ORLANDO, FLORIDA (AP) – This kind of finale would have elicited a different reaction from the old J.J. Spaun. When Spaun sank his tee shot in the water at the par-3 17th hole and nearly rinsed his approach at the par-4 18th hole before getting a lucky break off the rocks, he was within striking distance of the lead at the Arnold Palmer Invitational. But he’d waste the opportunity, squandering an 8-footer for par. Spaun’s 3-over 75 was highlighted by a double bogey-bogey finish, dropping him to 2 under and seven strokes behind leader Viktor Hovland.
He’s not out of it yet, but dinner wouldn’t be nearly as tasty without him. Literally.
“Food used to be my therapy,” Spaun said. “If I had this finish four years ago, I’d definitely go punish a couple of milkshakes or whatever, like some In-N-Out, just to eat my misery away.” “However, I’ve discovered that I’m not capable of doing so.”
At his heaviest, Spaun, who is 5-foot-9, weighed 217 pounds, most likely during his debut season on Tour in 2016-17. Spaun came close to breaking through on multiple times during that time span, finishing runner-up at the 2017 RSM Classic and then collecting a trio of T-3 finishes the following year. Spaun began to lose weight abruptly as his 2017-18 season drew to a close, and he became increasingly lethargic. His swing speed and driving distance began to deteriorate.
He was diagnosed with Type 2 diabetes in the fall of 2018 — or so doctors assumed.
Type 1 and Type 2 diabetes are distinguished by a few key distinctions. The immune system assaults and destroys insulin-producing cells in the pancreas in Type 1 diabetes. Type 2 diabetes, which is more frequent, is caused by poor food and activity. The body can still manufacture insulin, but the pancreas has a hard time keeping up with high blood sugar levels. Type 1 is a hereditary condition that usually manifests itself early in childhood, whereas Type 2 manifests itself over time.
During his initial diagnosis, Spaun had three top-15 finishes in a row. Spaun, who was eating healthier, exercising more, and taking Type 2 treatment, didn’t seem to be getting any better over the next year. He continued to lose weight, dropping to 165 pounds, and his golf game sank to new lows. Spaun dropped to No. 584 in the Official World Golf Ranking by mid-2021, after flirting with the top 100 at the end of 2018.
Spaun finally saw a doctor after nearly three years and realized that he had been misdiagnosed. He was a late-onset Type 1 diabetic.
“It was a two-year struggle for me,” Spaun stated. “I’m not blaming anyone for that, but it was a contributing factor.” I was going about my business in the incorrect way. Type 2 diabetes has a different treatment plan than Type 1 diabetes, and I’m not even taking the correct medicine to control my blood sugar. As a ‘Type 2,’ I was eating nothing, probably less than 1,500 calories per day, and still experiencing high-glucose side effects, so I required the insulin to help balance things out and be able to eat more calories in general.”
Spaun is feeling restored nearly a year after a potentially career-saving re-diagnosis. He’s back to a healthy 175, and the Tour has given him permission to compete while wearing a Libre blood-sugar monitor and checking his readings. He may pass out if his blood sugar is very low. When the temperature rises too high, his vision begins to blur. Spaun must track numbers that his opponents do not, in addition to carrying numbers and reading putts.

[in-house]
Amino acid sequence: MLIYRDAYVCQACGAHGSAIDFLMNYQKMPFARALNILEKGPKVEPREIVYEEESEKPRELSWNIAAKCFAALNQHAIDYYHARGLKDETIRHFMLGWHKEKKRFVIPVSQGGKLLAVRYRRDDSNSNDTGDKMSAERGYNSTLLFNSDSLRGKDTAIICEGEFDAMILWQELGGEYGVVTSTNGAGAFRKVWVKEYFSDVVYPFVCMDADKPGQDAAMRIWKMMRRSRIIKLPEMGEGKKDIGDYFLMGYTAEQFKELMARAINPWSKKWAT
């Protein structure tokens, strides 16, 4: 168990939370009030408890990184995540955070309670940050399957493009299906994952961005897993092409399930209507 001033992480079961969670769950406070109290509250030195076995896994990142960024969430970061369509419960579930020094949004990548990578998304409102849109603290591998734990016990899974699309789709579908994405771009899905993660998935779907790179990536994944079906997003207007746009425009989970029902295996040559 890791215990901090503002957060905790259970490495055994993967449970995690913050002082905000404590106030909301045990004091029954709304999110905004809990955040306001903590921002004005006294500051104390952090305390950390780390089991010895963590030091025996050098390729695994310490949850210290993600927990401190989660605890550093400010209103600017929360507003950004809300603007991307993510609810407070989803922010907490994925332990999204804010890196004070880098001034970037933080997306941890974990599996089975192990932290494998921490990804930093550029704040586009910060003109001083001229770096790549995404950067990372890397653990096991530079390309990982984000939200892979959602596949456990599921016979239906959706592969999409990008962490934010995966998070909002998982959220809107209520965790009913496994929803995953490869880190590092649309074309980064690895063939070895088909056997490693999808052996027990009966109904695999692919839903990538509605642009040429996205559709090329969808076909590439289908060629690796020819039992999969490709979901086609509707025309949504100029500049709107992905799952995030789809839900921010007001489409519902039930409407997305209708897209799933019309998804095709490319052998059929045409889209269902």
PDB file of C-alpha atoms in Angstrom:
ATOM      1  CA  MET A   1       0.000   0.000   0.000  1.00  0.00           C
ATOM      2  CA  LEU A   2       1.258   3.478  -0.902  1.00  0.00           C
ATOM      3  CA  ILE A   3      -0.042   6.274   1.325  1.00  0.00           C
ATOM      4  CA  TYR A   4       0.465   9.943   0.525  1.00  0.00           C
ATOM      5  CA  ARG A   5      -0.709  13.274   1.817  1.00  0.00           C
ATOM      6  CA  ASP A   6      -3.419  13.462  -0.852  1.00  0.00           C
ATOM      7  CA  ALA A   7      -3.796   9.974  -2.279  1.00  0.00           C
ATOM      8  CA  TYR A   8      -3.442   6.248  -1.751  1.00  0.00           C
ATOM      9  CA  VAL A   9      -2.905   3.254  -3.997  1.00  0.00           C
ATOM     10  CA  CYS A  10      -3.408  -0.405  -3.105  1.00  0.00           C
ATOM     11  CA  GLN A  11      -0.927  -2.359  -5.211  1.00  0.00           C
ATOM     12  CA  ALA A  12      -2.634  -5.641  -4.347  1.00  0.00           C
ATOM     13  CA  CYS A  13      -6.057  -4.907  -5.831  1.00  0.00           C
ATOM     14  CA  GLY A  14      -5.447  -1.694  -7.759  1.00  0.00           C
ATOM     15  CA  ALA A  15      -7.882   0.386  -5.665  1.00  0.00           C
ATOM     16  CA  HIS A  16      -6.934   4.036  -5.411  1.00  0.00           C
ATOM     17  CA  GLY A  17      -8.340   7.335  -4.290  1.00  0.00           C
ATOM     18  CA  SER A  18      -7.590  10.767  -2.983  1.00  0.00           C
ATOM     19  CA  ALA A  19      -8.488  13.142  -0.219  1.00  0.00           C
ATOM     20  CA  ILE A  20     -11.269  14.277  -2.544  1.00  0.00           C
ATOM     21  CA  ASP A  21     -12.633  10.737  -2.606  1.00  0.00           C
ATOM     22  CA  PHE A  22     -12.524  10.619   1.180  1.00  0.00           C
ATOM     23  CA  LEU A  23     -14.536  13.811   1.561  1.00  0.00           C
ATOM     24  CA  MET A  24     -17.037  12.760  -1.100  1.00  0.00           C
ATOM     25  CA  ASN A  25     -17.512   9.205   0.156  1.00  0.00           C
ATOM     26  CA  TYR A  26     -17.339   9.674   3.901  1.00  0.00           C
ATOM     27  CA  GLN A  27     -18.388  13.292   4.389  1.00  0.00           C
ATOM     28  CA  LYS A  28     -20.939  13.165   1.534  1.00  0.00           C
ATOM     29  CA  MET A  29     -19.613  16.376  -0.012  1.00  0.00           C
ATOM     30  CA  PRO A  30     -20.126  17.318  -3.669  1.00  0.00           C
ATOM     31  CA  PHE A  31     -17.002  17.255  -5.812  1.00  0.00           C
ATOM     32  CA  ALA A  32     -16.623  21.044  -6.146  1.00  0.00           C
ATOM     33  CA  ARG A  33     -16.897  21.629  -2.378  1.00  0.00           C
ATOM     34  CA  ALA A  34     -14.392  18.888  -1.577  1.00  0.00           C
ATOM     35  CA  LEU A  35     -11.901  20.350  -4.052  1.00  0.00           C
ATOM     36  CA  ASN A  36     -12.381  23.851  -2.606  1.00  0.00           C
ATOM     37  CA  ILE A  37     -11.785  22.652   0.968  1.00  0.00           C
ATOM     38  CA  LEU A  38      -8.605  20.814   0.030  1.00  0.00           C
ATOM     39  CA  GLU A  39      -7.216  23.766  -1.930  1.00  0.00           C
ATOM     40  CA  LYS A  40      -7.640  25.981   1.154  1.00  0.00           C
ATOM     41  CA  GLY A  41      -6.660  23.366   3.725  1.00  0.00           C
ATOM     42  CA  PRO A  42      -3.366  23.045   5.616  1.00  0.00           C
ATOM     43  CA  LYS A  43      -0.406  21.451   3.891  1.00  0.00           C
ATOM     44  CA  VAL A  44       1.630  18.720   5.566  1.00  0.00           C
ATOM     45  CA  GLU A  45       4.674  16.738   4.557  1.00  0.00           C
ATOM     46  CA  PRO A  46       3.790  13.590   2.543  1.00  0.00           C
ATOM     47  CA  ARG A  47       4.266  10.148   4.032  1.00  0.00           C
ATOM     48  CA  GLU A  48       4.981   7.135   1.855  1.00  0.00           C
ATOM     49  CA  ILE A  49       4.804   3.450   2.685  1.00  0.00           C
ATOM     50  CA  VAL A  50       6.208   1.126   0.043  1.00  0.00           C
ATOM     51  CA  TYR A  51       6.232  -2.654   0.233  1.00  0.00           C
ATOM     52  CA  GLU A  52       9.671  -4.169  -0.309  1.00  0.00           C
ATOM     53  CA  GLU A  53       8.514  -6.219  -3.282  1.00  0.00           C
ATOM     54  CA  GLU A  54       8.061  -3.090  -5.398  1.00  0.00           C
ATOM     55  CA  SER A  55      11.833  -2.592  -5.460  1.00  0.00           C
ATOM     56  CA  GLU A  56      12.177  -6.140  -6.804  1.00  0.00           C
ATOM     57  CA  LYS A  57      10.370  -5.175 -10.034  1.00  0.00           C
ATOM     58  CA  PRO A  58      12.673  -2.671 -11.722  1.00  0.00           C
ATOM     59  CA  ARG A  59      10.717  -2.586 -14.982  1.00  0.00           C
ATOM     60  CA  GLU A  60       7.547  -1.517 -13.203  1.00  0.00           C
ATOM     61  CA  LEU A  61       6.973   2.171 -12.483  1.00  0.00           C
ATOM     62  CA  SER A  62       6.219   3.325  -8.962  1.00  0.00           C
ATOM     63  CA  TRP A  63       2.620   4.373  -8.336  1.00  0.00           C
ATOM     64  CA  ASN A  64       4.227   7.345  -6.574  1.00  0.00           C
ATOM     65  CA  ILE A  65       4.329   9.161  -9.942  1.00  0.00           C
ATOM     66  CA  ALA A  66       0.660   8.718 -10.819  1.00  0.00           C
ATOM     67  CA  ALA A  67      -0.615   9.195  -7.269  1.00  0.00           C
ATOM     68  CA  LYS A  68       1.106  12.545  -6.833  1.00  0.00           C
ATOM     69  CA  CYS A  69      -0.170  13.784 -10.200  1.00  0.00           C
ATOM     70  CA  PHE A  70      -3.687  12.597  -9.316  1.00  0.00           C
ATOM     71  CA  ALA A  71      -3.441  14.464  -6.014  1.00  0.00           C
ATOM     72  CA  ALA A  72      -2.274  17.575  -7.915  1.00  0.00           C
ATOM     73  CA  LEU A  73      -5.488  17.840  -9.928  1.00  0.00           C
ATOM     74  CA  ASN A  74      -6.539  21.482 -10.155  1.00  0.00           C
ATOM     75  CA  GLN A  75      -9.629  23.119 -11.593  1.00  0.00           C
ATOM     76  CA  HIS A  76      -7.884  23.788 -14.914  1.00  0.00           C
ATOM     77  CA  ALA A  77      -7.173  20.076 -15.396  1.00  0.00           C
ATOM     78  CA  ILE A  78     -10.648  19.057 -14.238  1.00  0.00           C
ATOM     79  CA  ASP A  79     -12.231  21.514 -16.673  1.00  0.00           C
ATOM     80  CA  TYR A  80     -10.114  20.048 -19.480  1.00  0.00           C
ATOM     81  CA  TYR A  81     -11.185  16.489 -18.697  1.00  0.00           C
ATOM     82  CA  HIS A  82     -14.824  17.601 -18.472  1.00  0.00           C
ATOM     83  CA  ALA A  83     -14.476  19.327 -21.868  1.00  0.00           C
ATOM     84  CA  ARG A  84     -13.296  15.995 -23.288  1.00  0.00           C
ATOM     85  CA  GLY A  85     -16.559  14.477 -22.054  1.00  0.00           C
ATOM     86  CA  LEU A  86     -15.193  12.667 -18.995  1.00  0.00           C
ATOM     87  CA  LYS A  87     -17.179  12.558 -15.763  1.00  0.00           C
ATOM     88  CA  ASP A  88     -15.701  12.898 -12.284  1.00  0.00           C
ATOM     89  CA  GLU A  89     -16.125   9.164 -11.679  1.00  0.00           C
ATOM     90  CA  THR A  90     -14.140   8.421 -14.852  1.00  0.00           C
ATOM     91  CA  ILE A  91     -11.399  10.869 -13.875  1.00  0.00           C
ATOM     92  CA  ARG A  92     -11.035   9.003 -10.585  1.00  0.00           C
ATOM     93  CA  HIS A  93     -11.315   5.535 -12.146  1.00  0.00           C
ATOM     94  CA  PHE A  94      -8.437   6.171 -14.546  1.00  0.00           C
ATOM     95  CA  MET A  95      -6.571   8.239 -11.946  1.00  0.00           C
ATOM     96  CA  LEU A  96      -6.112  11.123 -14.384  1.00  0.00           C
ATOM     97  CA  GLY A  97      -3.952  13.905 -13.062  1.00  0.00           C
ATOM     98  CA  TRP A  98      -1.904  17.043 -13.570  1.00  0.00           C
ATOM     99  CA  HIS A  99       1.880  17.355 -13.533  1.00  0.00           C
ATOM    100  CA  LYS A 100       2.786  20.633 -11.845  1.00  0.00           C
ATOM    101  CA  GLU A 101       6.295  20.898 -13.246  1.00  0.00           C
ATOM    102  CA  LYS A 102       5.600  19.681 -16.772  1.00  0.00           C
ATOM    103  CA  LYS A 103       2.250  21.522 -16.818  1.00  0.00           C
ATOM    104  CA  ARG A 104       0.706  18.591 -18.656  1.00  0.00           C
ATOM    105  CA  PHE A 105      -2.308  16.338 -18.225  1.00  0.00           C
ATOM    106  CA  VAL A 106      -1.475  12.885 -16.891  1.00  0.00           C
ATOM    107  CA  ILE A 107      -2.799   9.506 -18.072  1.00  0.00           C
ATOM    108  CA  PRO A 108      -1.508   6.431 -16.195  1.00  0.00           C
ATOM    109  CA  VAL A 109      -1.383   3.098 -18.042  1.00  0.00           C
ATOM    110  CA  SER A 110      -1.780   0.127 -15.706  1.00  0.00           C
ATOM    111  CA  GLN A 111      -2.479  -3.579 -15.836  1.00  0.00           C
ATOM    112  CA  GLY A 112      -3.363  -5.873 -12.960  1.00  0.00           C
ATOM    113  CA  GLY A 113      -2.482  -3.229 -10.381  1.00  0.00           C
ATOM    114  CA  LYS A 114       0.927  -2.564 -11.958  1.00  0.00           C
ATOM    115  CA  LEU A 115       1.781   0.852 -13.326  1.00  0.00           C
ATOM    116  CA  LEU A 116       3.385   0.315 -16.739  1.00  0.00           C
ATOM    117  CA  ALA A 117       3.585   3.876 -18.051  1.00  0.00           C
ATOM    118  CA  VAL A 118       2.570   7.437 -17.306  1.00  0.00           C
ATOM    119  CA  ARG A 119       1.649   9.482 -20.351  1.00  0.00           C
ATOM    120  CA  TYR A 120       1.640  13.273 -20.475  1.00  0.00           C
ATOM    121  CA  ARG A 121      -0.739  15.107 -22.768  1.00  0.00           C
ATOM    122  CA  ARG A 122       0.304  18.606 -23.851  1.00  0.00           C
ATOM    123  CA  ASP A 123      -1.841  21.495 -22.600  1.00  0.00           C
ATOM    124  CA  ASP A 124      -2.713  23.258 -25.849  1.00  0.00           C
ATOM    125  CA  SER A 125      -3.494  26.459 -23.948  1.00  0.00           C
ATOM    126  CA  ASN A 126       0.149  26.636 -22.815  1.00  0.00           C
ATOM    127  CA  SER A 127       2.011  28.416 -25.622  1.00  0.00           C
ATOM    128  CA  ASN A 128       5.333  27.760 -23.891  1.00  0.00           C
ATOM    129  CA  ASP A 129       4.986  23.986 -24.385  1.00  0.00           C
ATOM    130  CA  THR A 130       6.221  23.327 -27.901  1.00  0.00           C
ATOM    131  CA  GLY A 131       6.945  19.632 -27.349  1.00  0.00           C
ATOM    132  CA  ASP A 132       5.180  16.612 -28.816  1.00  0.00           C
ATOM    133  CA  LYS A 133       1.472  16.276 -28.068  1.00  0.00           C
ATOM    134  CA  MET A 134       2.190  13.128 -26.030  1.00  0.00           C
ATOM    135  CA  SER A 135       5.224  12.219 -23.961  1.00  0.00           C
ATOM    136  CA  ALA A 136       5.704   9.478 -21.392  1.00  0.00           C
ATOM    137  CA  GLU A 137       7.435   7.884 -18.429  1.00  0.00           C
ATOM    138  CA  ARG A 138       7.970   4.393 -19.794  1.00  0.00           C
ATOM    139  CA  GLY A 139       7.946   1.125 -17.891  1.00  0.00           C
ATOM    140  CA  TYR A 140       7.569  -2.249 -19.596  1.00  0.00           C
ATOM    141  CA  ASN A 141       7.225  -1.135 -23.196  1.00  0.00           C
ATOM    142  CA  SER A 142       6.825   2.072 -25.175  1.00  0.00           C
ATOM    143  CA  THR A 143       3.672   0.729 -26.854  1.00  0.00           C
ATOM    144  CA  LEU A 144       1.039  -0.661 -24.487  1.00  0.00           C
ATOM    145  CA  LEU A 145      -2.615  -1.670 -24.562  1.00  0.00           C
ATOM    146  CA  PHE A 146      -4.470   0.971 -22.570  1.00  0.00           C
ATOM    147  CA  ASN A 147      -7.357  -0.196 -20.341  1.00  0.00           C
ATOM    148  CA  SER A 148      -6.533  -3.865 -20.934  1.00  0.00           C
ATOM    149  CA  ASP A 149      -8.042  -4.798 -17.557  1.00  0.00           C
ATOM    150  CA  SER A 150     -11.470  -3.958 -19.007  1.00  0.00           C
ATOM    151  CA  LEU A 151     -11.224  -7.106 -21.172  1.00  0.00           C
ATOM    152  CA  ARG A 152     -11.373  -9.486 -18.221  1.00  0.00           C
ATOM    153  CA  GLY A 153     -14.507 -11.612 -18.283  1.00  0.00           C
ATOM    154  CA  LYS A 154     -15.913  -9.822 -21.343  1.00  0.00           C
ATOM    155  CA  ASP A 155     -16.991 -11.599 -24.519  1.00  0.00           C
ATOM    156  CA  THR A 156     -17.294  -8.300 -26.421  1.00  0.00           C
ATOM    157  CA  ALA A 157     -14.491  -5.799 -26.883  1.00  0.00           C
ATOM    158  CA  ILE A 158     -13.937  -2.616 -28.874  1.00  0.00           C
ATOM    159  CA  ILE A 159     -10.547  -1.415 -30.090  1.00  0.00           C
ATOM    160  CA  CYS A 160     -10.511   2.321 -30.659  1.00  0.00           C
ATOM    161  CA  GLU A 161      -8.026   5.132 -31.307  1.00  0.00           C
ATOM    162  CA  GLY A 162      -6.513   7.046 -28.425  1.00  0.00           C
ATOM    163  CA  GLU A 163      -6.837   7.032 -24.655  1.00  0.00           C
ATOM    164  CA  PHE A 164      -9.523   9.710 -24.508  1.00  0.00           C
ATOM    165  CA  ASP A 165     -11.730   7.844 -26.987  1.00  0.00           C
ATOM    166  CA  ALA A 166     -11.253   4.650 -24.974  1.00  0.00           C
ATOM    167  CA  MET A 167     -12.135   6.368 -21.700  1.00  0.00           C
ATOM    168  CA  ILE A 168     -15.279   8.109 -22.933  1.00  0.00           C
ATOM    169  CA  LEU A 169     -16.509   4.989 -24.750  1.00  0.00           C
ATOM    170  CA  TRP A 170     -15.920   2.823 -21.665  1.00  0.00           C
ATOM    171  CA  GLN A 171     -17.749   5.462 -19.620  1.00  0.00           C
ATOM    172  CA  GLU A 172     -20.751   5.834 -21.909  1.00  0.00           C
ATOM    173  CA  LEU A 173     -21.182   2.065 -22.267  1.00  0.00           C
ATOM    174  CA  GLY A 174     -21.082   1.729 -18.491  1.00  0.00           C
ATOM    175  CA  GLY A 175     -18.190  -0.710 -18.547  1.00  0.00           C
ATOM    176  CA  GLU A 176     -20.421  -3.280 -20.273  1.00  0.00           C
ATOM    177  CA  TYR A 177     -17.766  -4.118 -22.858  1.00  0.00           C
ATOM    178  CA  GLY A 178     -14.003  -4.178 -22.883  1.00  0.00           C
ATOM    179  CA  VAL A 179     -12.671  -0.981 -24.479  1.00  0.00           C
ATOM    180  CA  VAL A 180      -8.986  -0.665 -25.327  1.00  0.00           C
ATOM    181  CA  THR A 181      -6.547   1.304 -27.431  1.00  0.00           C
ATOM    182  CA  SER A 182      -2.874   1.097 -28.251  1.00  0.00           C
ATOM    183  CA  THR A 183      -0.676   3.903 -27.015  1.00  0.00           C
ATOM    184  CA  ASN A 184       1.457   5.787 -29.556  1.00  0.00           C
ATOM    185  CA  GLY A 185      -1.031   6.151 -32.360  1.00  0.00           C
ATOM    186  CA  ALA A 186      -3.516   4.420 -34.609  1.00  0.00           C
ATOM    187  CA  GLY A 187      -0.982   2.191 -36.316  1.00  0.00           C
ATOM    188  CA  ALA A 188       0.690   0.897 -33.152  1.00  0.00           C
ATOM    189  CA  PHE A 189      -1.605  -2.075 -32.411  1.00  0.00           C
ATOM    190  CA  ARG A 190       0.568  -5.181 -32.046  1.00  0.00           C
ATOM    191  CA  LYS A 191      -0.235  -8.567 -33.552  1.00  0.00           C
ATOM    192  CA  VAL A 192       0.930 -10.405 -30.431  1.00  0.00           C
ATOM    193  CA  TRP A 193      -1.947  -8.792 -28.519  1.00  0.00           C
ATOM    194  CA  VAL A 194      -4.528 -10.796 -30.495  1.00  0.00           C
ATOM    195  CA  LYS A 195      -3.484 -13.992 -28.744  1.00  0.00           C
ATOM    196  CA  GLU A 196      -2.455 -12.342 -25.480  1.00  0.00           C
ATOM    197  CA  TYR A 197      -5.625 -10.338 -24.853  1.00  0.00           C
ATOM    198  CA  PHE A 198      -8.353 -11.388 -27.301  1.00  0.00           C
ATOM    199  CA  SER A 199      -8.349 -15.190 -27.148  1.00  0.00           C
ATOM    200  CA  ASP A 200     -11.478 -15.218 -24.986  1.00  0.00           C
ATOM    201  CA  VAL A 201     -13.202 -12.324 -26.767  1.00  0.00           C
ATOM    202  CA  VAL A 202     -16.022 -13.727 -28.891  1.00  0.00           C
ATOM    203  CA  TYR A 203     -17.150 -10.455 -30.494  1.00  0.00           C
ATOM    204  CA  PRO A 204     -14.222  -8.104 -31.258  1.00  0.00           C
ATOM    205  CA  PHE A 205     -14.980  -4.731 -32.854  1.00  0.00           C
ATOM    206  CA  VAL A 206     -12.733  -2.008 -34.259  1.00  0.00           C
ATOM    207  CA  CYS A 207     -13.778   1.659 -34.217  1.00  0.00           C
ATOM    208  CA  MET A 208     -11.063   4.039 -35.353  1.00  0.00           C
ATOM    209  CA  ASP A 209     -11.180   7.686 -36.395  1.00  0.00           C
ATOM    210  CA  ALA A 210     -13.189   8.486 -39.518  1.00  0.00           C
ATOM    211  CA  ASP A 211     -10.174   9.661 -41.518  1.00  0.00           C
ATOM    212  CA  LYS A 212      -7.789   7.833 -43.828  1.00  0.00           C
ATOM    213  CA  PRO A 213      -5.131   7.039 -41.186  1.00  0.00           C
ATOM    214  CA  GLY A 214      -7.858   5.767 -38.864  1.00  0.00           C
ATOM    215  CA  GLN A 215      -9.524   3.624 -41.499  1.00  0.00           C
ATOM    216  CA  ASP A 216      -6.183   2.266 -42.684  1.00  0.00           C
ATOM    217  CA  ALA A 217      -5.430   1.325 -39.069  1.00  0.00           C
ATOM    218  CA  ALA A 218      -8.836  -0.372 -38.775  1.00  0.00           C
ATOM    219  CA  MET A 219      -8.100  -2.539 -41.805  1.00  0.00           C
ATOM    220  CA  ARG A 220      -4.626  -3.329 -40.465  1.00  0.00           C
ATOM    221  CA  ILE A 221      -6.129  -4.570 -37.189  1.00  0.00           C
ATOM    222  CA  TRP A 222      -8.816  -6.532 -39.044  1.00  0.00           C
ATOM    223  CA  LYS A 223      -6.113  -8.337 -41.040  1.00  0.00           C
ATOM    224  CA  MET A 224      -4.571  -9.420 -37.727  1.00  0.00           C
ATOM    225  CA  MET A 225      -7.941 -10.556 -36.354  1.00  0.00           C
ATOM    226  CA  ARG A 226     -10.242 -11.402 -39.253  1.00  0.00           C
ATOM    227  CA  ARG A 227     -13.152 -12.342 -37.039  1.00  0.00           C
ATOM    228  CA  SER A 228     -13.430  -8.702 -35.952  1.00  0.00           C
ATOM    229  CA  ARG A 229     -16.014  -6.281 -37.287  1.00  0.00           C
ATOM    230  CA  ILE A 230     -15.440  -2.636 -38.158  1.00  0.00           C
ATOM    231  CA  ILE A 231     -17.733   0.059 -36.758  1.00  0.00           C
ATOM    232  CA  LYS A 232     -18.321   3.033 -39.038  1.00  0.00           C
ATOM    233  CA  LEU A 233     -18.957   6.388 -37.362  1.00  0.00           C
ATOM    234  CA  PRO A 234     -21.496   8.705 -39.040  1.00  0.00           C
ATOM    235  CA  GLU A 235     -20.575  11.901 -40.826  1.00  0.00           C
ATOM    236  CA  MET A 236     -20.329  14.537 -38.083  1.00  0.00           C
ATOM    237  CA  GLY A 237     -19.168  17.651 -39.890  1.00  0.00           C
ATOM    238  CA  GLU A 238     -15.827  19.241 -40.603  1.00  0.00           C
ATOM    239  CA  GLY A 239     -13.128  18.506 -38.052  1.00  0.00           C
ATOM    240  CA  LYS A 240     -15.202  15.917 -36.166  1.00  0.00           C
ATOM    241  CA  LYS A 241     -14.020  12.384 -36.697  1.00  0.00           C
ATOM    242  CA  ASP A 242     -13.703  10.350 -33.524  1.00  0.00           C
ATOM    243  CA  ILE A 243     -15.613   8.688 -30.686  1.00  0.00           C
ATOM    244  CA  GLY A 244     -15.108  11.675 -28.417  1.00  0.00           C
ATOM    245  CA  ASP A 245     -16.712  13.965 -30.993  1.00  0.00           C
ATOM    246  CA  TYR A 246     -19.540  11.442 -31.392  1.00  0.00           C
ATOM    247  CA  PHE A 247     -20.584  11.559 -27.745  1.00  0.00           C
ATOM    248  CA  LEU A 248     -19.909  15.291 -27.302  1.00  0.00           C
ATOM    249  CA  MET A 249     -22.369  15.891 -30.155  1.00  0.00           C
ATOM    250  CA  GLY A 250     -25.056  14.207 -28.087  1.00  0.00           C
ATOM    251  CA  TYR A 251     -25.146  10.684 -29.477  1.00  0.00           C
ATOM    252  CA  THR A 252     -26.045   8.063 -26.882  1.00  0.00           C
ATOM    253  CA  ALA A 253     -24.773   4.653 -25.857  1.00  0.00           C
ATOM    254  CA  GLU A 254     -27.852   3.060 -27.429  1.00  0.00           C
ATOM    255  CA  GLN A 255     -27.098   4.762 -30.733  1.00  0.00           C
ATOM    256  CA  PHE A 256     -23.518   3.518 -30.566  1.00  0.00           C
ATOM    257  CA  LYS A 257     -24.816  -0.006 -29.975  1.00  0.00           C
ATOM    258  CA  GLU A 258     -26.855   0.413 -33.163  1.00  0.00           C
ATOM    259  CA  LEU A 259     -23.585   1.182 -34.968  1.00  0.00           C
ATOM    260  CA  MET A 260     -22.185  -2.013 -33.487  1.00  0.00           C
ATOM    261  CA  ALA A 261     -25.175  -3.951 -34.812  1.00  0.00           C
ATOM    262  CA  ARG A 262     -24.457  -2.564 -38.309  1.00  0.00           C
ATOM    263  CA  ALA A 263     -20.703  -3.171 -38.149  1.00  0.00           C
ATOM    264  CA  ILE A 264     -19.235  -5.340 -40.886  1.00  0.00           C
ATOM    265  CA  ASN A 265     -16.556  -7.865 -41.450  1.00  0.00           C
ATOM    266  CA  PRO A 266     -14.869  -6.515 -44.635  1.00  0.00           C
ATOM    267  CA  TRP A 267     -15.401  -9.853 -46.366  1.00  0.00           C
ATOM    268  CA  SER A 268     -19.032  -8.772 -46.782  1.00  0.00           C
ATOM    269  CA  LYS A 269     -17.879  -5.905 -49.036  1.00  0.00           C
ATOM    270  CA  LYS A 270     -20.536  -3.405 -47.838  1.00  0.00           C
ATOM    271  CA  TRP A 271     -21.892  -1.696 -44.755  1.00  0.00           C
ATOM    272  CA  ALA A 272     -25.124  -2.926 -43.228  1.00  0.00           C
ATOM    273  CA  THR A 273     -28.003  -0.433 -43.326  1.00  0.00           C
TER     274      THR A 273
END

“It’s more work,” Spaun admitted, “but my health is better in the long term.”
He’s regained some of his quickness, to speak of numbers. This season, Spaun is averaging 291.8 yards off the tee, up nearly six yards from previous year. After a few years of attempting to reduce his power loss – and losing his swing in the process – Spaun has re-built an action similar to the one he used in 2017-18, when he was ranked 63rd in strokes gained: tee-to-green, but tailored to Spaun’s thinner frame.
“It’s difficult when your swing is based around that kind of build for the previous year,” Spaun said. “Then you’re up here [on Tour] and you’re getting banged up and searching and not really knowing what was going on.” “I’d show someone my old swing and say, ‘What do I have to do to do that?'” she says. And, honestly, comparing that body to my current one is like comparing apples to oranges. But [Andy] was able to spot certain discrepancies and attempted to reintegrate me into the blueprint. Everything isn’t the same now, yet I still have that same appearance and move as before.”
Many of Spaun’s “fat clothing” are still in his possession. He believes it’s difficult to give them away because “no one is a 38-30.” Spaun’s old clothes, though, serve as a reminder of how far he’s come, since he now wears Euro-cut Galvin Green polos and size 34-waisted slacks.
Spaun preserved his FedExCup card with a T-2 in the KFT Finals opener after placing 185th in points previous season. He currently ranks 47th in the points standings after four top-25 finishes this season, and a strong weekend at Arnie’s Place can help him move even higher. It’s not a bad spot to try out your new swing.
Spaun stated, “I’ve learned a lot.” “I’ve accepted where I’m at in my game.” All I have to do now is work with what I’ve got. I used to be so consistent with my ball striking – and I’m getting back there – but I was lost for a couple of years. I’m just trying to get back into my lane, which is simply fairways and greens, and the weeks I putt well are the weeks I’m right in the mix.”
Perhaps that’s why Spaun wasn’t irritated after scoring at Bay Hill on Friday. He understands what it’s like to go through a serious hardship. A few water balloons are insignificant.
“It’s a difficult finale,” Spaun added. “If I’m right there, I’d rather that happen today than on Sunday.”